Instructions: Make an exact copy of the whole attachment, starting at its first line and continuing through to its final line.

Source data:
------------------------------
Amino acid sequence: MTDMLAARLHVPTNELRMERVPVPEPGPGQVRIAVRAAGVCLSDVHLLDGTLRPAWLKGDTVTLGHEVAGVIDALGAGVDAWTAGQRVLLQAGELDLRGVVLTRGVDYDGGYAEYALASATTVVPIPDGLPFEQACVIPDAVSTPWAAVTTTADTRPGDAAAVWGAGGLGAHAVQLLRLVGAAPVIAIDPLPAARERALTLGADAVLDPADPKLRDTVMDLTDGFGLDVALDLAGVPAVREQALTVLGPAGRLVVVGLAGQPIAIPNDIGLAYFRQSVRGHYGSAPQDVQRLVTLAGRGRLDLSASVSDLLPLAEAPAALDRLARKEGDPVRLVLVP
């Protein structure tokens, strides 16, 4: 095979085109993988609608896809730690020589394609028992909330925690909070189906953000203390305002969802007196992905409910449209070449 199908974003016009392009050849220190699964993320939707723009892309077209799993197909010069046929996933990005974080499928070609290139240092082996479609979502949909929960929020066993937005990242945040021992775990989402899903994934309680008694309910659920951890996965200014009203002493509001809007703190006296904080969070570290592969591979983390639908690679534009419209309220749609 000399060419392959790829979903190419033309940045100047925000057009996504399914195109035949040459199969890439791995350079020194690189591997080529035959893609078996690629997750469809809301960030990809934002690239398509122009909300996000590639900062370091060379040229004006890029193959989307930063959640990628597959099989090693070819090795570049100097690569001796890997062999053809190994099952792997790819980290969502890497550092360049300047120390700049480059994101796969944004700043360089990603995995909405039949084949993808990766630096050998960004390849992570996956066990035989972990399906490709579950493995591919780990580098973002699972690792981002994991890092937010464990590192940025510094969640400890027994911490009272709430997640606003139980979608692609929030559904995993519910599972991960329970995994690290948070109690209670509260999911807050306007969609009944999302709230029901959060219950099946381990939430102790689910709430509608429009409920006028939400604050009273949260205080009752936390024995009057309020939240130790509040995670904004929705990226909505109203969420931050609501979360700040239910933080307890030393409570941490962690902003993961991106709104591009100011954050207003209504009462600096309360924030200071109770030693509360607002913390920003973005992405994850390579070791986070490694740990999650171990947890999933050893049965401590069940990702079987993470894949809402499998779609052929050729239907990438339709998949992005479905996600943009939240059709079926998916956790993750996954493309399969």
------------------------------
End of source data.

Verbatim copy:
Amino acid sequence: MTDMLAARLHVPTNELRMERVPVPEPGPGQVRIAVRAAGVCLSDVHLLDGTLRPAWLKGDTVTLGHEVAGVIDALGAGVDAWTAGQRVLLQAGELDLRGVVLTRGVDYDGGYAEYALASATTVVPIPDGLPFEQACVIPDAVSTPWAAVTTTADTRPGDAAAVWGAGGLGAHAVQLLRLVGAAPVIAIDPLPAARERALTLGADAVLDPADPKLRDTVMDLTDGFGLDVALDLAGVPAVREQALTVLGPAGRLVVVGLAGQPIAIPNDIGLAYFRQSVRGHYGSAPQDVQRLVTLAGRGRLDLSASVSDLLPLAEAPAALDRLARKEGDPVRLVLVP
């Protein structure tokens, strides 16, 4: 095979085109993988609608896809730690020589394609028992909330925690909070189906953000203390305002969802007196992905409910449209070449 199908974003016009392009050849220190699964993320939707723009892309077209799993197909010069046929996933990005974080499928070609290139240092082996479609979502949909929960929020066993937005990242945040021992775990989402899903994934309680008694309910659920951890996965200014009203002493509001809007703190006296904080969070570290592969591979983390639908690679534009419209309220749609 000399060419392959790829979903190419033309940045100047925000057009996504399914195109035949040459199969890439791995350079020194690189591997080529035959893609078996690629997750469809809301960030990809934002690239398509122009909300996000590639900062370091060379040229004006890029193959989307930063959640990628597959099989090693070819090795570049100097690569001796890997062999053809190994099952792997790819980290969502890497550092360049300047120390700049480059994101796969944004700043360089990603995995909405039949084949993808990766630096050998960004390849992570996956066990035989972990399906490709579950493995591919780990580098973002699972690792981002994991890092937010464990590192940025510094969640400890027994911490009272709430997640606003139980979608692609929030559904995993519910599972991960329970995994690290948070109690209670509260999911807050306007969609009944999302709230029901959060219950099946381990939430102790689910709430509608429009409920006028939400604050009273949260205080009752936390024995009057309020939240130790509040995670904004929705990226909505109203969420931050609501979360700040239910933080307890030393409570941490962690902003993961991106709104591009100011954050207003209504009462600096309360924030200071109770030693509360607002913390920003973005992405994850390579070791986070490694740990999650171990947890999933050893049965401590069940990702079987993470894949809402499998779609052929050729239907990438339709998949992005479905996600943009939240059709079926998916956790993750996954493309399969």